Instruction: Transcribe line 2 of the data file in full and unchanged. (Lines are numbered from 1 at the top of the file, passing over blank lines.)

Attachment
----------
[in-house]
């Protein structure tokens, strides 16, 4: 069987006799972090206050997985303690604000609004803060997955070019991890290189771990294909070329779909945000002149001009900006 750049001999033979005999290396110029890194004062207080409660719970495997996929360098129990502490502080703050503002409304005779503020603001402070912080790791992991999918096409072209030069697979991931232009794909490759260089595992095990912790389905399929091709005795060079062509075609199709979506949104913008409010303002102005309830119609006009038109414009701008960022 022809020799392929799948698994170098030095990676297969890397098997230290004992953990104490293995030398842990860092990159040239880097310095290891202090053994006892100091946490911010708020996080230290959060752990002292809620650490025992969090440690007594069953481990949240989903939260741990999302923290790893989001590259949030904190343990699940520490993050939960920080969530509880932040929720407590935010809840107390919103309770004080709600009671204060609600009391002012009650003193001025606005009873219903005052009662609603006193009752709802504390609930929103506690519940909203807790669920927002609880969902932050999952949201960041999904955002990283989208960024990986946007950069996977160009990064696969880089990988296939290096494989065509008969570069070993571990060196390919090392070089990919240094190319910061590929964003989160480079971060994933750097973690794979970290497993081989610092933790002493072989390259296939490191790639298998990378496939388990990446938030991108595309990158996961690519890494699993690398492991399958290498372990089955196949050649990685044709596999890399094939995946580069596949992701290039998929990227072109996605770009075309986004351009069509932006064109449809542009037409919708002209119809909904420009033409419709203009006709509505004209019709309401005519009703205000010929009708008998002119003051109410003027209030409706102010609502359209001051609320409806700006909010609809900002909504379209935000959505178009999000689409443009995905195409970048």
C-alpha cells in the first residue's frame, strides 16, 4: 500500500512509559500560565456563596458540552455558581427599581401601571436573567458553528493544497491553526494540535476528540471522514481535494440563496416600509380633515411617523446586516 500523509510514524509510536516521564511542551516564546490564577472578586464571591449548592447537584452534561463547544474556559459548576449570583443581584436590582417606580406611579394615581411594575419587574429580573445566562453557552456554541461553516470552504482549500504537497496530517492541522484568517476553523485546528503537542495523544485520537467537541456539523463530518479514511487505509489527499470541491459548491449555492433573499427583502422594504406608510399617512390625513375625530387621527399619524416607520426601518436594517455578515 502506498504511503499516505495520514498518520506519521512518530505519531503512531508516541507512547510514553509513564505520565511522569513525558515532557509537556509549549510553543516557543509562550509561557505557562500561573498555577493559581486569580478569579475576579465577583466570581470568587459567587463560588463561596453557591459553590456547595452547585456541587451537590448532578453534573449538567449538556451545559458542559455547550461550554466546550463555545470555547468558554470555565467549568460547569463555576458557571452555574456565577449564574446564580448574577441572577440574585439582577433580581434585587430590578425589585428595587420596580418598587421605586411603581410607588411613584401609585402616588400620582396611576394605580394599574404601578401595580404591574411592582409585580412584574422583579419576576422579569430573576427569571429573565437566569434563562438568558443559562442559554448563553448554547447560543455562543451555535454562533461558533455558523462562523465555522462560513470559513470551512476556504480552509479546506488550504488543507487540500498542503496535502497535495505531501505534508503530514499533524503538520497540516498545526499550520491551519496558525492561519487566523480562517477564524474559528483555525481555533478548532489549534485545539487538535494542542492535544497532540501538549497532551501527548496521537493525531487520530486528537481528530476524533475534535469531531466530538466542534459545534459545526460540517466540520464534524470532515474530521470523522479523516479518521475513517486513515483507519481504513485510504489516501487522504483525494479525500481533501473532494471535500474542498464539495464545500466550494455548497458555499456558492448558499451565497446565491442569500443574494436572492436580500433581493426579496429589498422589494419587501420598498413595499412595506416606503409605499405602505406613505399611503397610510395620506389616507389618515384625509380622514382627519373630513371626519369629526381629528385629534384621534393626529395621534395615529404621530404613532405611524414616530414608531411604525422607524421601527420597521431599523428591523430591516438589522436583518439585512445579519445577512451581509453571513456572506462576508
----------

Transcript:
């Protein structure tokens, strides 16, 4: 069987006799972090206050997985303690604000609004803060997955070019991890290189771990294909070329779909945000002149001009900006 750049001999033979005999290396110029890194004062207080409660719970495997996929360098129990502490502080703050503002409304005779503020603001402070912080790791992991999918096409072209030069697979991931232009794909490759260089595992095990912790389905399929091709005795060079062509075609199709979506949104913008409010303002102005309830119609006009038109414009701008960022 022809020799392929799948698994170098030095990676297969890397098997230290004992953990104490293995030398842990860092990159040239880097310095290891202090053994006892100091946490911010708020996080230290959060752990002292809620650490025992969090440690007594069953481990949240989903939260741990999302923290790893989001590259949030904190343990699940520490993050939960920080969530509880932040929720407590935010809840107390919103309770004080709600009671204060609600009391002012009650003193001025606005009873219903005052009662609603006193009752709802504390609930929103506690519940909203807790669920927002609880969902932050999952949201960041999904955002990283989208960024990986946007950069996977160009990064696969880089990988296939290096494989065509008969570069070993571990060196390919090392070089990919240094190319910061590929964003989160480079971060994933750097973690794979970290497993081989610092933790002493072989390259296939490191790639298998990378496939388990990446938030991108595309990158996961690519890494699993690398492991399958290498372990089955196949050649990685044709596999890399094939995946580069596949992701290039998929990227072109996605770009075309986004351009069509932006064109449809542009037409919708002209119809909904420009033409419709203009006709509505004209019709309401005519009703205000010929009708008998002119003051109410003027209030409706102010609502359209001051609320409806700006909010609809900002909504379209935000959505178009999000689409443009995905195409970048």